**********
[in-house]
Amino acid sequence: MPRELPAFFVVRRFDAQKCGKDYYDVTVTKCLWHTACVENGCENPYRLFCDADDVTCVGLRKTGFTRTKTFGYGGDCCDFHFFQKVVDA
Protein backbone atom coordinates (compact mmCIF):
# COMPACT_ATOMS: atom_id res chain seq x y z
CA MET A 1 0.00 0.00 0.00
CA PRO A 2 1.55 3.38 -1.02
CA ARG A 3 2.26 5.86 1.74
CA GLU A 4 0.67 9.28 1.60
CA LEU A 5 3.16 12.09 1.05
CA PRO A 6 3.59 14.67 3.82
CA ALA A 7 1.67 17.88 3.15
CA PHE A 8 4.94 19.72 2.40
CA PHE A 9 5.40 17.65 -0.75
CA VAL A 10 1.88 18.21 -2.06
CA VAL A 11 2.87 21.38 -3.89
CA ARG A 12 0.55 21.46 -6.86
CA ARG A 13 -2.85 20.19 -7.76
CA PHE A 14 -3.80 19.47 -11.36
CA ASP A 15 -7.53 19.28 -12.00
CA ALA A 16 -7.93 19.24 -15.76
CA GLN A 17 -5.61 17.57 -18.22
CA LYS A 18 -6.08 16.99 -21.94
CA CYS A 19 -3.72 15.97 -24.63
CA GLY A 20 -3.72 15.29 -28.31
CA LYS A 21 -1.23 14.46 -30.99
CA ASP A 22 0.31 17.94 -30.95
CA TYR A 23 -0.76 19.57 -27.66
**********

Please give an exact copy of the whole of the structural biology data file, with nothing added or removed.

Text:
[in-house]
Amino acid sequence: MPRELPAFFVVRRFDAQKCGKDYYDVTVTKCLWHTACVENGCENPYRLFCDADDVTCVGLRKTGFTRTKTFGYGGDCCDFHFFQKVVDA
Protein backbone atom coordinates (compact mmCIF):
# COMPACT_ATOMS: atom_id res chain seq x y z
CA MET A 1 0.00 0.00 0.00
CA PRO A 2 1.55 3.38 -1.02
CA ARG A 3 2.26 5.86 1.74
CA GLU A 4 0.67 9.28 1.60
CA LEU A 5 3.16 12.09 1.05
CA PRO A 6 3.59 14.67 3.82
CA ALA A 7 1.67 17.88 3.15
CA PHE A 8 4.94 19.72 2.40
CA PHE A 9 5.40 17.65 -0.75
CA VAL A 10 1.88 18.21 -2.06
CA VAL A 11 2.87 21.38 -3.89
CA ARG A 12 0.55 21.46 -6.86
CA ARG A 13 -2.85 20.19 -7.76
CA PHE A 14 -3.80 19.47 -11.36
CA ASP A 15 -7.53 19.28 -12.00
CA ALA A 16 -7.93 19.24 -15.76
CA GLN A 17 -5.61 17.57 -18.22
CA LYS A 18 -6.08 16.99 -21.94
CA CYS A 19 -3.72 15.97 -24.63
CA GLY A 20 -3.72 15.29 -28.31
CA LYS A 21 -1.23 14.46 -30.99
CA ASP A 22 0.31 17.94 -30.95
CA TYR A 23 -0.76 19.57 -27.66